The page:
Privacy once meant drawing the drapes.
Now that we depend on technology to do the world's business, privacy means securing data, protecting personal information and keeping hackers at bay. Drawing the drapes in an electronic sense will call for a complex system of safeguards and require policymakers to create guidelines.
Before leaving for her new post as Secretary of Homeland Security, Arizona governor Janet Napolitano signed a proclamation declaring January 28 Data Privacy Day, observed across the U.S., Canada and 27 European nations. The W. P. Carey School of Business celebrated the day with a symposium for privacy leaders in the public, private and academic arenas. The event was hosted by the Center for Advancing Business Through Information Technology (CABIT) and Intel.
Moderator and center Director Julie Smith David challenged speakers and audience members to identify the hurdles impeding privacy assurance and to suggest solutions for security breaches that plague information systems from computers to smart phones.
Trust is job one
Don Whiteside, vice president of legal and corporate affairs at Intel delivered a clear message: Manufacturers of computers and computer components need to deliver more than faster machines. Privacy protection needs to be built into every product.
"We look at privacy at Intel as part of what we call a 'continuum of trust,'" Whiteside said. "If we're going to be successful as a company, we have to build trust in technology. We need users, whether they're consumers or business users, that trust in the technology that they purchase."
Every microprocessor comprises "an amazing amount of microcode," Whiteside said. "How do we start thinking about protecting data sources? At the top is integrity. The systems we build can't be misappropriated and used for malicious things."
Innovation occurs either in small increments, or in landmark inventions that appear once or twice a century. Railroads and electricity were transformative, and so is digital technology. Just as electricity's effects were far reaching, nearly all aspects of life today are somehow digitized, utilizing the Internet.
"When you think about it," Whiteside said, "how you educate, how you engage with the government, how you learn, how you play, how you socialize -- everything is being touched by technology." That includes not just sitting down at a computer but also using a smart phone, conducting online banking, participating in social networks. "There is a tremendous empowerment through that, but there is a tremendous risk to privacy," he said.
Ensuring data privacy requires a shared responsibility between governments, industry and non-governmental organizations, or NGOs.
"We need to know what the rules are, how the rules are going to be enforced and what is acceptable practice in the marketplace relative to privacy, data sharing, data use and data storage," Whiteside said. "We need governments who are willing to articulate those rules and enforce them."
One of the biggest challenges that companies such as Intel face is the market: global but segmented, because the rules and regulations regarding privacy and conformity assessments vary country by country.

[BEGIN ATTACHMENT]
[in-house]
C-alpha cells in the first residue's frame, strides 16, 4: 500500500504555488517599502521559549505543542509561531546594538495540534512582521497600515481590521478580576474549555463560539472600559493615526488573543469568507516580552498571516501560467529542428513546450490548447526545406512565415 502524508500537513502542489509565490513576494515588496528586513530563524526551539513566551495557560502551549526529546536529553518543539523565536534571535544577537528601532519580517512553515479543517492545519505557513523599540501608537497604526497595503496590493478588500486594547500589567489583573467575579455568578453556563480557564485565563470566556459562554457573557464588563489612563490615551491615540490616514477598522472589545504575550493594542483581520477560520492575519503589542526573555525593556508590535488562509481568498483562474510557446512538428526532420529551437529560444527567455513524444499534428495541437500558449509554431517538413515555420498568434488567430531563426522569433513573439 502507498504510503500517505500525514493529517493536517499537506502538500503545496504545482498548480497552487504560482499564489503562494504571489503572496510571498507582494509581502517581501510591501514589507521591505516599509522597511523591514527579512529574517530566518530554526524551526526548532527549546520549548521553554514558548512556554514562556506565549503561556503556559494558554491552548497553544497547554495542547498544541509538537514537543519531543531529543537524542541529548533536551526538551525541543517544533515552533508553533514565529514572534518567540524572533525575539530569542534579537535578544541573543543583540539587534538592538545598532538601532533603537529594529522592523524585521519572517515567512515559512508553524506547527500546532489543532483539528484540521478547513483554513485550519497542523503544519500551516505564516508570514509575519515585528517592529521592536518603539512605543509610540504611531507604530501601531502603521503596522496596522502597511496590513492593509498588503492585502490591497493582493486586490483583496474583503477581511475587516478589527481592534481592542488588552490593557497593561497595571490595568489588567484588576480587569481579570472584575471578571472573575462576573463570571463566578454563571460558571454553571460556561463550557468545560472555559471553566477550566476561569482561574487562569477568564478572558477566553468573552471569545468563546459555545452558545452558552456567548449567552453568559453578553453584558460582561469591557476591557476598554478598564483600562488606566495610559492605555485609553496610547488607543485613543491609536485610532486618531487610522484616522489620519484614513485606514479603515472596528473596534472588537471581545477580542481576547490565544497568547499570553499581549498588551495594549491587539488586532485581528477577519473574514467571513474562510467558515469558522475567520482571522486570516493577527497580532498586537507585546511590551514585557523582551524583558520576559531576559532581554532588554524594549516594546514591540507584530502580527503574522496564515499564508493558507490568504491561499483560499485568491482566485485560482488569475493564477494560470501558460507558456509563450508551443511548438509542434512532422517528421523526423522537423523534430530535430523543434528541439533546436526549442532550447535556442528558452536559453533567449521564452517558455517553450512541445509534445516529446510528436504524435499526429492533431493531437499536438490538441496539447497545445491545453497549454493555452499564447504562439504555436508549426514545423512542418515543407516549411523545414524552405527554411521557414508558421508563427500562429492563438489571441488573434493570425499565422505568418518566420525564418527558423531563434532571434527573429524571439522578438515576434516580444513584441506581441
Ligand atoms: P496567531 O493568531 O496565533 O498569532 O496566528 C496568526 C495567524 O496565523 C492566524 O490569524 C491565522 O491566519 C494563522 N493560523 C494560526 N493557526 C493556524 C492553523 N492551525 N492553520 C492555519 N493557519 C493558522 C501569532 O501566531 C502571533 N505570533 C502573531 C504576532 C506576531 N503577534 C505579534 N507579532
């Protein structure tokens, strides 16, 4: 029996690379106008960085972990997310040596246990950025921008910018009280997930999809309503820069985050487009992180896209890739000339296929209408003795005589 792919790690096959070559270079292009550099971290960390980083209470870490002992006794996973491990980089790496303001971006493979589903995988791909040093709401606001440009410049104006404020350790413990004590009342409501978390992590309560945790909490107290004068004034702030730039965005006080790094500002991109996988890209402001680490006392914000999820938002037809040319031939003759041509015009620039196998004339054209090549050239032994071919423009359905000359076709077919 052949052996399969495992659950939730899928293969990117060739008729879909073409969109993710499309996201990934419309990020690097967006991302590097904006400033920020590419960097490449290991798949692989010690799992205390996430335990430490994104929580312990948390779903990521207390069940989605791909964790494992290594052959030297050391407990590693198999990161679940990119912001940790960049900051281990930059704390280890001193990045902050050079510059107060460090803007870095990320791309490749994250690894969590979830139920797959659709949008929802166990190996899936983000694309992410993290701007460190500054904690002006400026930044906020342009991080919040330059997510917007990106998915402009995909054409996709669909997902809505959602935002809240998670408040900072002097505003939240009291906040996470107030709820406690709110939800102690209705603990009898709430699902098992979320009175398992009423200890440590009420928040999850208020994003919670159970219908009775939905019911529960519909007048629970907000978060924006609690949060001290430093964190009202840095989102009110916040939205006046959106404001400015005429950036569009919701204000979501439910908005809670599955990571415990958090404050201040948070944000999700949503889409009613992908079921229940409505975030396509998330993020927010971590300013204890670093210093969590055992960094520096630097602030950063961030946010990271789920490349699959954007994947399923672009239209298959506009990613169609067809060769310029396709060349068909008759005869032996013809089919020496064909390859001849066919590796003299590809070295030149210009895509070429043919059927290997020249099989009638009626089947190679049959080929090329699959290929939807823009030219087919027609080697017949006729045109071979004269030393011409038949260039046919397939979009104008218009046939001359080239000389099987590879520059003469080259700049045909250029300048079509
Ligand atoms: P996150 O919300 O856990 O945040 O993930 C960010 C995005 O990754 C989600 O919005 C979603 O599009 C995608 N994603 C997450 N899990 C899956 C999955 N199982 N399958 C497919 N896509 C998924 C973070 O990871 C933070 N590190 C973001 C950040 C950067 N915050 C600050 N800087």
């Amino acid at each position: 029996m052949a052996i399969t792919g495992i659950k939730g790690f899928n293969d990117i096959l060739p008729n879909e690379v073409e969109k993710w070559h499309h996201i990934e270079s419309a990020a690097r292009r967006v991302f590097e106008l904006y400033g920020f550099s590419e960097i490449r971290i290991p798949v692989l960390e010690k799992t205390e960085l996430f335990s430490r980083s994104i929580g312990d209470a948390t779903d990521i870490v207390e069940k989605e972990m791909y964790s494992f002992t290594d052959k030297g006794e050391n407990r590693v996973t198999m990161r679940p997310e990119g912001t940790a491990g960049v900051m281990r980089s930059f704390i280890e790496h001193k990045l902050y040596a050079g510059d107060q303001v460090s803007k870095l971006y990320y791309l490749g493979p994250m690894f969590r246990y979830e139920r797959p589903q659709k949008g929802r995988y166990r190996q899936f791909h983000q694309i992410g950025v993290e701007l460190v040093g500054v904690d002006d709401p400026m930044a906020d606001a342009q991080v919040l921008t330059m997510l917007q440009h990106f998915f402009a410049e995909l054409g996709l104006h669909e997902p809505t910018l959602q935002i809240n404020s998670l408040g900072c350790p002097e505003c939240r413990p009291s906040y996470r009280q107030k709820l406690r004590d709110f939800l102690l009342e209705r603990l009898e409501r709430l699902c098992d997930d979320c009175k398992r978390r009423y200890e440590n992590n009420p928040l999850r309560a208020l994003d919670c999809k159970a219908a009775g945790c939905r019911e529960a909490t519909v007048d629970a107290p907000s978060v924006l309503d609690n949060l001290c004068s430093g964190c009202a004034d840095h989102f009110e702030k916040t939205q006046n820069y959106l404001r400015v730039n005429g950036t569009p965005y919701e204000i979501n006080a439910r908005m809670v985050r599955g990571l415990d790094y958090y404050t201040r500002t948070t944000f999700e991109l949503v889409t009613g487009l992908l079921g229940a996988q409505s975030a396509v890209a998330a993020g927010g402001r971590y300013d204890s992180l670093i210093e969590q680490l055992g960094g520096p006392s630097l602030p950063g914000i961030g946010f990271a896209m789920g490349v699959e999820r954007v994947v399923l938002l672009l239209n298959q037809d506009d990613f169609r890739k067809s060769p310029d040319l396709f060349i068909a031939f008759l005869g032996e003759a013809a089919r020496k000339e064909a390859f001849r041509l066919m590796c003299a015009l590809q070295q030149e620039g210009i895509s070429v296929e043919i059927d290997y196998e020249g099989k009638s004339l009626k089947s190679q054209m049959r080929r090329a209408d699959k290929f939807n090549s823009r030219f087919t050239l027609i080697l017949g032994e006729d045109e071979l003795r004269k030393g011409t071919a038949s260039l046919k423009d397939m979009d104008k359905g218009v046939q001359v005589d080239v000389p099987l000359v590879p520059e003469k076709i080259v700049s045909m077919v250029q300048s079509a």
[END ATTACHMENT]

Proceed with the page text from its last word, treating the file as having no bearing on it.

Too many players
Intel and other manufacturers are just a handful of the players in the technology ecosystem as they attempt to establish an environment worthy of trust. In this ecosystem, other companies write the operating systems; third parties can steal data or share information; computer users are subject to Trojan horses and other phishing attacks.
"When you look at this ecosystem, it only takes one rogue actor to affect data privacy," Whiteside said.
Programs exist to battle such forces, but Whiteside called these "Band-Aids." Trust and integrity have to be built into computer systems, he said. "We have to look at it architecturally."
Whiteside said that the challenges are numerous. Hackers stay one step ahead of innovation. The cost of building trust into technology is high. Consumers haven't been trained to demand trust over performance. How much are they willing to pay?
"It will take years for us to collectively introduce platforms and operating systems and services and applications that integrally elevate overall data privacy," Whiteside warned. "It is not a problem that's going to get solved overnight."
Arizona attacks the problem
At the state government level, privacy concerns are the responsibility of the Government Information Technology Agency.
GITA provides standards for information technology for about 95 executive agencies, said Mary Beth Joublanc, Arizona's Chief Privacy Officer. GITA is a cabinet level agency that reports to the governor's office and works with the legislature. It was created by statute in 1996. GITA later spawned the Statewide Information Security & Privacy Office (SISPO), which is responsible for strategic planning, facilitation and coordinating information technology security in Arizona.
One daunting task is transitioning from paper to digital documents, establishing guidelines for the protection of each, and dealing with breaches of security, Joublanc said.
"How do we shift the culture to thinking about identifying risks, identifying incidents, and reporting them -- not being afraid to report them because it's a very political environment?" Joublanc said.
She looks at the life cycle of a document. Perhaps it arrives in paper form. The question is: Should it become digitized? Should it stay in hard copy form? How long should it be retained?
Paper or plastic?
Systems are not yet consistent. Archiving standards for paper are different from standards applied to digital material. Breach notification laws address only electronic information, while data destruction laws address only paper.
"We are on the threshold of starting to develop policy, look at the big picture and not be so technology-centric … Our data breach policy probably needs to include losses, unauthorized access of media like hard copy, photographs, X-rays, in addition to electronic information," Joublanc said.